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My “Bucket List” has just become a little shorter with the addition of ten precious little puppies to our household. Our Golden Retriever, Bella, is the proud mama of her first litter and our “grandpuppy,” Max, is the proud papa.

If you’re trying to figure out the relationship titles, I’ve already determined I’m both the grandma and great-grandma wrapped up into one. Whatever you call the humans who are lucky enough to have puppies in their lives, our family is certainly trying to be the best we can be.

Ever since I can remember, I’ve had a dog. And ever since I can remember, I have yearned for our dog to have puppies. After over half a century of yearning, I am finally experiencing...and the latter is so much more fun than the former.

To witness the birth of your precious dog’s puppies is like having Meryl Streep’s front row seat at the Academy Awards. No...strike’s even better! There is anticipation, fear, marvel, and awe with the arrival of each little “package.” And the icing on the cake is to have your entire family in the room witnessing it with you.

All of a sudden, there is the realization that this birthing process would indeed take place without your presence, and the very fact that you are lucky enough to be in the right place at the right time is humbling. How does your family dog know how to do what she’s doing? Where did she learn her techniques? What could she possibly be thinking about being thrown into this new role...and how will she handle it in the upcoming weeks?

Besides the one word answer of “instinct,” I don’t think any human will ever be able to answer those questions. All I know is that I have a totally newfound respect for Bella in her new role as a mama.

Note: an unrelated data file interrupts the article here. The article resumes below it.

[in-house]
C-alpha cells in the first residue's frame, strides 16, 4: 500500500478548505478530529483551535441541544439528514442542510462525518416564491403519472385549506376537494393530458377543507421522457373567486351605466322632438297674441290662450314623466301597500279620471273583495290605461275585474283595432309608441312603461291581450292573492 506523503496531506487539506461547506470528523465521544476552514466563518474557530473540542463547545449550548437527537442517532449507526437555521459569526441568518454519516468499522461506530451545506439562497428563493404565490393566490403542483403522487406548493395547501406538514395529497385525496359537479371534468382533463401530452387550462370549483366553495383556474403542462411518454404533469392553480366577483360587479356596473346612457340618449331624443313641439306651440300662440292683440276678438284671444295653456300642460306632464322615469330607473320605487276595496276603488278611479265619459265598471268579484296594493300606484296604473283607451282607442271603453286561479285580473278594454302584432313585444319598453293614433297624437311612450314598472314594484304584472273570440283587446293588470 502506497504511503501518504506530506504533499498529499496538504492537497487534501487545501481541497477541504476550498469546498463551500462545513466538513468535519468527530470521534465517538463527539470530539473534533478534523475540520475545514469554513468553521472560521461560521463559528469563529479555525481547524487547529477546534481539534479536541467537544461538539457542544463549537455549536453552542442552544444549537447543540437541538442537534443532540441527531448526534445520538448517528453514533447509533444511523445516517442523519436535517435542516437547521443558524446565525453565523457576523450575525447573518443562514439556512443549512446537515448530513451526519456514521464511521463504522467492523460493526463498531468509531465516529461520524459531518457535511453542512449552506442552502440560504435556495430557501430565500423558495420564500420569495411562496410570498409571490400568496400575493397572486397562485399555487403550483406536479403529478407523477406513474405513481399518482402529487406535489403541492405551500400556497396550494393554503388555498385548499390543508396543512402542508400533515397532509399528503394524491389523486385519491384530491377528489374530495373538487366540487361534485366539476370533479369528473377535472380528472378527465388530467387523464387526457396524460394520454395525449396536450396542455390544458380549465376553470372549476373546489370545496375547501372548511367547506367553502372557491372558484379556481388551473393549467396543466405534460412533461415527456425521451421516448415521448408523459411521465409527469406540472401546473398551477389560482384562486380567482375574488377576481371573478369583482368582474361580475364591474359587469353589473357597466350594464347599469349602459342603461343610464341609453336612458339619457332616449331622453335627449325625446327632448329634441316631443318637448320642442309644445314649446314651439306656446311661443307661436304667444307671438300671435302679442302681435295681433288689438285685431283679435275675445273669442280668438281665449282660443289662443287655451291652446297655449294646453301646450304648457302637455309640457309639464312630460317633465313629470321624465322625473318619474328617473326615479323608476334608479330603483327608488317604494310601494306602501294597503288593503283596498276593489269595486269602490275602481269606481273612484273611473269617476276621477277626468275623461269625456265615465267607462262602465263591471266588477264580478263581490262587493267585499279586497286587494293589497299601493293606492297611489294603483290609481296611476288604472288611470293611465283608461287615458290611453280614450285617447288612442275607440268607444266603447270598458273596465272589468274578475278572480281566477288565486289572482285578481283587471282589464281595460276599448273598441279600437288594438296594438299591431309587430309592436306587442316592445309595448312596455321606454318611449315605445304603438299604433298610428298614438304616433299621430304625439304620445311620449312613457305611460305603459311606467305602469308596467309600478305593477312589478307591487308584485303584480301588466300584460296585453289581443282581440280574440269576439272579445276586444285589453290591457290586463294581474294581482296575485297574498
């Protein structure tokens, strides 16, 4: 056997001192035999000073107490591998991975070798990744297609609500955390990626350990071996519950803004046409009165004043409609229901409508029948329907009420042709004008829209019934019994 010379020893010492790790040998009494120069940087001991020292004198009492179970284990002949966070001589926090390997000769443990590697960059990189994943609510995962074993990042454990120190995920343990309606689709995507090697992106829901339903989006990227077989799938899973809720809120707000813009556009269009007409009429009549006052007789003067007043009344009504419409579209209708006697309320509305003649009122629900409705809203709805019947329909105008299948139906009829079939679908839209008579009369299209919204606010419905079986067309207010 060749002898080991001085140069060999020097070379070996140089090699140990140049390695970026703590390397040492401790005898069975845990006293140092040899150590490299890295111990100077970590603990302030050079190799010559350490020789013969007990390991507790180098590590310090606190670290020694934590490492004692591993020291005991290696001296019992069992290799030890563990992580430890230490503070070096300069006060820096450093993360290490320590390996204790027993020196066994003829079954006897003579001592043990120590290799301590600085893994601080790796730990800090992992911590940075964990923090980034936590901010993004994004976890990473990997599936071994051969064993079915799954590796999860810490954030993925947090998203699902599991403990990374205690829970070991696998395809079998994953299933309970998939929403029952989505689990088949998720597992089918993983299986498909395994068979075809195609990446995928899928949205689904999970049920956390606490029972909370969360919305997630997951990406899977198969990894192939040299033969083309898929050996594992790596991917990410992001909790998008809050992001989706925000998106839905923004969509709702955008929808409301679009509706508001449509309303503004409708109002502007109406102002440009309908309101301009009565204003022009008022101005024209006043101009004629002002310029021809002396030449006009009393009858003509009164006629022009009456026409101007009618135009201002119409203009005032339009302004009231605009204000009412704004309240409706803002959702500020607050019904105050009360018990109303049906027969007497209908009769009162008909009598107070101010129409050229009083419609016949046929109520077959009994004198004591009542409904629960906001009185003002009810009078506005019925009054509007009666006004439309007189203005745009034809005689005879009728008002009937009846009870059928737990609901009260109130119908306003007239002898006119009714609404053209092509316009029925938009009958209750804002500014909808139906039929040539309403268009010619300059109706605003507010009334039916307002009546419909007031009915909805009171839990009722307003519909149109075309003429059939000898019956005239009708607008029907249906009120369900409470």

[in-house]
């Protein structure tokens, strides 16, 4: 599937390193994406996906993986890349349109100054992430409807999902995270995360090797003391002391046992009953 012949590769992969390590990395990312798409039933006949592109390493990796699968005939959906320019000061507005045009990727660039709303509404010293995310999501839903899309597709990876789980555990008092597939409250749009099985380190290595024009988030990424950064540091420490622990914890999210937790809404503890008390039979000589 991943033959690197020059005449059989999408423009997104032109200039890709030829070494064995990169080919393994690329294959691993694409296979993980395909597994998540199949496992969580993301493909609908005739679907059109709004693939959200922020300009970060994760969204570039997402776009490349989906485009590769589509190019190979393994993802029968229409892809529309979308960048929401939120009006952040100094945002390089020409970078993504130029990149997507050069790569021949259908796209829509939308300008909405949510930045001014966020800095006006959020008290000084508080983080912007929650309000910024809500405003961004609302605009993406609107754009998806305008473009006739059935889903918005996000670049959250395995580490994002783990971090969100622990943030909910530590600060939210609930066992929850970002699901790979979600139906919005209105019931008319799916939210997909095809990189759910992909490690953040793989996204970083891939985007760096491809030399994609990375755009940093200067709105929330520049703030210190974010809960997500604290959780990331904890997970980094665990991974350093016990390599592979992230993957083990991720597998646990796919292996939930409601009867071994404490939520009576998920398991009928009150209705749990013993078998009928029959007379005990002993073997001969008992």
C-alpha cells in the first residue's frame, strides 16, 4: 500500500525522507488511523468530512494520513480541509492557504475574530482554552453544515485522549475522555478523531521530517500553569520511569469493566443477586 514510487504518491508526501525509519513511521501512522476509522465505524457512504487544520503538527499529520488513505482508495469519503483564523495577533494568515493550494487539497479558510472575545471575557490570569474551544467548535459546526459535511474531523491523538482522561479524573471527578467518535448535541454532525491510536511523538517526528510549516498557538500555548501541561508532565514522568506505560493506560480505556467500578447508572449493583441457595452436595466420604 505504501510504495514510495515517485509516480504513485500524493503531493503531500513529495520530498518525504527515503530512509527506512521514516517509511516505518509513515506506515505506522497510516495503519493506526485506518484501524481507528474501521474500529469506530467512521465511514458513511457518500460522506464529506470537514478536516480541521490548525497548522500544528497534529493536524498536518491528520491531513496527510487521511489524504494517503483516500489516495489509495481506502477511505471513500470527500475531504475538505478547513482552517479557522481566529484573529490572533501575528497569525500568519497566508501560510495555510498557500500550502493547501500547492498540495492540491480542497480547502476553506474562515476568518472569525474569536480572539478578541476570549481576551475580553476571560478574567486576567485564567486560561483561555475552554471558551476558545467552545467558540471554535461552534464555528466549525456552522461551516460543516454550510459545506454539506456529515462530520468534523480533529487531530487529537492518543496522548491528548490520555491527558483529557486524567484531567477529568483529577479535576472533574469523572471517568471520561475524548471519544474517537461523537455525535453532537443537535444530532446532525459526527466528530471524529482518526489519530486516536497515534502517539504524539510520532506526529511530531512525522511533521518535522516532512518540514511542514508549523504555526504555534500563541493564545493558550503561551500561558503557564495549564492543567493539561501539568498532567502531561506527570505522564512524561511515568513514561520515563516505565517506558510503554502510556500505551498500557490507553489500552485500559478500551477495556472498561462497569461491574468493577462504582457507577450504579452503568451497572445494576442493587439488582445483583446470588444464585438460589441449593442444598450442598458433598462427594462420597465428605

Seeing her taking care of every little need of those ten pups is heartwarming. Every morning is spent with a massive feeding session. It’s eat and sleep (and then repeat countless times) for the puppies, and Bella gets quick naps in between feeding times...and sometimes even during them. She keeps her babies clean...and with 10 of them, she barely finishes the job before she has to start again.

She looks up at me with grateful eyes when I carefully pick up a puppy for some cuddling time. She beams with pride as visitors come to see her babies. She attends to her puppies in a split second if she is away from them and hears the slightest of puppy grunts. There is no better canine “Mother of the Year” than Bella has turned out to be.

As for the puppies, just imagine 10 getting-fluffier-every-day Golden Retrievers that start out being the size of your hand with ever-growing round tummies, eyes that search into your soul, and gravelly little puppy voices trying to scare away an imposing fold in their blanket. Add the satisfied puppy grunts and sighs as they finally give in to sleeping in the crook of your arm or on top of your chest. Finish with the feel of a tiny little tongue licking your neck or fingers, tickling you in just the right spot, and so much so that you find yourself giggling like a small child.

That is our life these days.

Could there be any people in the world who can be grumpy or sad while holding a puppy? If there are, I certainly don’t want to be associated with them.

Puppies can’t solve the world’s problems; they can’t ensure financial stability or cure illnesses, and they certainly can’t magically provide more hours in a day. What they can do, however, is make every hour a better one.

And for me, that is more than enough.

Michelle Sprout Murray is a freelance writer who lives in Mason City with her family. She may be reached at


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